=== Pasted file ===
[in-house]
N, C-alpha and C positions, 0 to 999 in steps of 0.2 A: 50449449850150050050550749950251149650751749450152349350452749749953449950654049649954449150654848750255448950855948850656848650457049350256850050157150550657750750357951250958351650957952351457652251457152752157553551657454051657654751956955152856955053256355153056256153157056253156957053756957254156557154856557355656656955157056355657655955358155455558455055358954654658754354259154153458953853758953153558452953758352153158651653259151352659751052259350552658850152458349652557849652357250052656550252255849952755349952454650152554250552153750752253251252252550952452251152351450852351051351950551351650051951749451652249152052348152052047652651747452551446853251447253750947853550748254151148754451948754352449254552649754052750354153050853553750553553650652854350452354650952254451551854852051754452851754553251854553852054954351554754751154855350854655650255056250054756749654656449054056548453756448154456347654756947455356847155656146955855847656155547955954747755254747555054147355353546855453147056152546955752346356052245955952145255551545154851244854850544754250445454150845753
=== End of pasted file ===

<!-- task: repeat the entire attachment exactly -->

[in-house]
N, C-alpha and C positions, 0 to 999 in steps of 0.2 A: 50449449850150050050550749950251149650751749450152349350452749749953449950654049649954449150654848750255448950855948850656848650457049350256850050157150550657750750357951250958351650957952351457652251457152752157553551657454051657654751956955152856955053256355153056256153157056253156957053756957254156557154856557355656656955157056355657655955358155455558455055358954654658754354259154153458953853758953153558452953758352153158651653259151352659751052259350552658850152458349652557849652357250052656550252255849952755349952454650152554250552153750752253251252252550952452251152351450852351051351950551351650051951749451652249152052348152052047652651747452551446853251447253750947853550748254151148754451948754352449254552649754052750354153050853553750553553650652854350452354650952254451551854852051754452851754553251854553852054954351554754751154855350854655650255056250054756749654656449054056548453756448154456347654756947455356847155656146955855847656155547955954747755254747555054147355353546855453147056152546955752346356052245955952145255551545154851244854850544754250445454150845753